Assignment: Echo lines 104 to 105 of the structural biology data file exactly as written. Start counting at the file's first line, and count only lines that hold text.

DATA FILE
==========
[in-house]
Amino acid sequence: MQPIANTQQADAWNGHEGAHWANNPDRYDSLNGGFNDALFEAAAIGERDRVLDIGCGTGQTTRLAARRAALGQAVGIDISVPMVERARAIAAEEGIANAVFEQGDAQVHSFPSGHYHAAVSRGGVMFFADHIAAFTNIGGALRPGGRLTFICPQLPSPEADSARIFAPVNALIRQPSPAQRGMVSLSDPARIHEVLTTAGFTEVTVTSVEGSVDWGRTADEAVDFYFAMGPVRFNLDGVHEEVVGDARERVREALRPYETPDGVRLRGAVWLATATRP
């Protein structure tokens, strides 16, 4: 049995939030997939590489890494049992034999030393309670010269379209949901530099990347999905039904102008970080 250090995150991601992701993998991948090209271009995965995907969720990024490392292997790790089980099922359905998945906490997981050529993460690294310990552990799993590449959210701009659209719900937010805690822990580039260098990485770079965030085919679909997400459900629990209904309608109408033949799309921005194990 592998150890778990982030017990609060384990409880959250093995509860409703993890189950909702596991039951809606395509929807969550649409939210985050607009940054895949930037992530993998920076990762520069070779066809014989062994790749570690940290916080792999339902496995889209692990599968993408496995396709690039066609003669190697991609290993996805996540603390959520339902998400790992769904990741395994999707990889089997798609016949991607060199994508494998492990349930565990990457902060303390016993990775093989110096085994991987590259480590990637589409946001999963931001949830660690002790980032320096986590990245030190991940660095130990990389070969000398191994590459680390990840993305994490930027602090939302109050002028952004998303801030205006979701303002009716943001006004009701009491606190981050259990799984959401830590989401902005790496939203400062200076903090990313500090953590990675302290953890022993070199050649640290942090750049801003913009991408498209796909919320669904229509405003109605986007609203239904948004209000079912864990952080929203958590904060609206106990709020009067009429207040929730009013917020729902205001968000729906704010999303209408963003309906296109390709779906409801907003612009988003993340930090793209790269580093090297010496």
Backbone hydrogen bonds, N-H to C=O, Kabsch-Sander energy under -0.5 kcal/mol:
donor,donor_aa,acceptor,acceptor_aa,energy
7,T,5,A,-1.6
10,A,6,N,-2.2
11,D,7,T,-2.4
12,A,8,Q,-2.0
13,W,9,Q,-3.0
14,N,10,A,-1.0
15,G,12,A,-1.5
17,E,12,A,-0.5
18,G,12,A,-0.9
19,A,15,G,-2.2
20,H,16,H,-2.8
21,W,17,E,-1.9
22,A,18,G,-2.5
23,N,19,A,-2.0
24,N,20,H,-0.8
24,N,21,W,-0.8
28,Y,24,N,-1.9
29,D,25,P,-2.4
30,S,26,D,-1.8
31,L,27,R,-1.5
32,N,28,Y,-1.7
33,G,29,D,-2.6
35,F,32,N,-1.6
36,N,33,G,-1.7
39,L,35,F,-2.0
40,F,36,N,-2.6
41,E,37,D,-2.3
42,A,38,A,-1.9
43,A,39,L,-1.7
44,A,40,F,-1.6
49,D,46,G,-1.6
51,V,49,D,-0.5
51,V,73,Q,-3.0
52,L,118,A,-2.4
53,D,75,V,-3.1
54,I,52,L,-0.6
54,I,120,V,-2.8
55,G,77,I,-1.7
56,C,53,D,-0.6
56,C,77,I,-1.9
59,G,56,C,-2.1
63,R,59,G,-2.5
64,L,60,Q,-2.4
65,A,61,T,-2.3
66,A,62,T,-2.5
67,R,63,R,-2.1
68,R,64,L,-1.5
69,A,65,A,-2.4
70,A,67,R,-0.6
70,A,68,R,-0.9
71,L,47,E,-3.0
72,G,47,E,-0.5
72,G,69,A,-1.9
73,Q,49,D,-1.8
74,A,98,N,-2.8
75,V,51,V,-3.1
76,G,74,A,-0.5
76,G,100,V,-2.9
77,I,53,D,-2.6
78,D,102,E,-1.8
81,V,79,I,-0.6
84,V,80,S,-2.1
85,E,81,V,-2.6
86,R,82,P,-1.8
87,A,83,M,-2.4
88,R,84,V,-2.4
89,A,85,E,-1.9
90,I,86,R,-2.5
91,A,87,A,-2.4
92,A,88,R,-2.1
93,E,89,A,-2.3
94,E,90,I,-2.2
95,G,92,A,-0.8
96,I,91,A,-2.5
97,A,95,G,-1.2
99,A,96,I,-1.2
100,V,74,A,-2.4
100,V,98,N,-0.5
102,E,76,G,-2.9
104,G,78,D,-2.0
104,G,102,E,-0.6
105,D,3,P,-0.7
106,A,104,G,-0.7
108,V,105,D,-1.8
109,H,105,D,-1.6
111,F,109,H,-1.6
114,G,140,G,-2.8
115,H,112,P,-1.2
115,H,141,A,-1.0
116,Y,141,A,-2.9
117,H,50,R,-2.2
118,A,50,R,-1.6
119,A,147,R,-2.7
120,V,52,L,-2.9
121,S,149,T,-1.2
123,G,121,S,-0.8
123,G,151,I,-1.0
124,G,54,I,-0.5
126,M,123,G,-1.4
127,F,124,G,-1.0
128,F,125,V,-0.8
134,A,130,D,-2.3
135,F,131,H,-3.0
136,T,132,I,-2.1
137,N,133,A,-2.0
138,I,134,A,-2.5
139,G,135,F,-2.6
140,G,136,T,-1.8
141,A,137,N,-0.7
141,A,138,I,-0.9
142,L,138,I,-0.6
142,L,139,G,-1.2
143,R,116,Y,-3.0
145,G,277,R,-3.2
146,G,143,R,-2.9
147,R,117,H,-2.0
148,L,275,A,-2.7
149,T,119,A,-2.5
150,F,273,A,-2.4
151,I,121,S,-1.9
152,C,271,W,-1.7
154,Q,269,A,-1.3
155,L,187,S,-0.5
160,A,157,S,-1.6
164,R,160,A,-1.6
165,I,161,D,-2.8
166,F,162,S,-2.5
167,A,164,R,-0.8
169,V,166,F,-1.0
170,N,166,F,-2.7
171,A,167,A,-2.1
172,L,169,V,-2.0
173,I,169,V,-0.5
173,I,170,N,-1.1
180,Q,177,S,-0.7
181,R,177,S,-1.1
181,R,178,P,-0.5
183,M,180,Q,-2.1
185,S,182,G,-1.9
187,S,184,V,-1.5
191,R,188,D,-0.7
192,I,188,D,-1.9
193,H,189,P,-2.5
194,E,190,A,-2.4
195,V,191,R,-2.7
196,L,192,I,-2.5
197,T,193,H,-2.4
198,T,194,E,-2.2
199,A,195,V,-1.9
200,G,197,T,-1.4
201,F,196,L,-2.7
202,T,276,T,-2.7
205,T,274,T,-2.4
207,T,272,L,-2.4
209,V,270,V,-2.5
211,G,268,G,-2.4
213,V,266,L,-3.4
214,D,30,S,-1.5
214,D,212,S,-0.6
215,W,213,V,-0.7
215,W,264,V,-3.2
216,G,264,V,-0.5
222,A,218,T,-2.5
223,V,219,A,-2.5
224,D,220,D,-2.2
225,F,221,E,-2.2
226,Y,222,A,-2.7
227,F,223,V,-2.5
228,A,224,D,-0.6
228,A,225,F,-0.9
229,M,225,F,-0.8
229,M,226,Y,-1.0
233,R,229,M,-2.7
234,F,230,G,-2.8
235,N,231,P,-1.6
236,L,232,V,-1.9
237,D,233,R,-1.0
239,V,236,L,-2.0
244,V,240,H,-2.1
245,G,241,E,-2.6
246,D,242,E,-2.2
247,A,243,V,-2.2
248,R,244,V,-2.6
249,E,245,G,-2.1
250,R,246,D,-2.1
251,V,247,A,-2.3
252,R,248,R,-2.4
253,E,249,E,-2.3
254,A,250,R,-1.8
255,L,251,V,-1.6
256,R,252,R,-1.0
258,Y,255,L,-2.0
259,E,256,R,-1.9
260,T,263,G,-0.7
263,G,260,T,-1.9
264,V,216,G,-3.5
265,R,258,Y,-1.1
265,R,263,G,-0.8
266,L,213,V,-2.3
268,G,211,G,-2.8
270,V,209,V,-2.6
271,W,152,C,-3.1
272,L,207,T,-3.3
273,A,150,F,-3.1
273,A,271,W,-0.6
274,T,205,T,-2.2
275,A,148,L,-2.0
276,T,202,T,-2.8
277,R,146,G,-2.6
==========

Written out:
126,M,123,G,-1.4
127,F,124,G,-1.0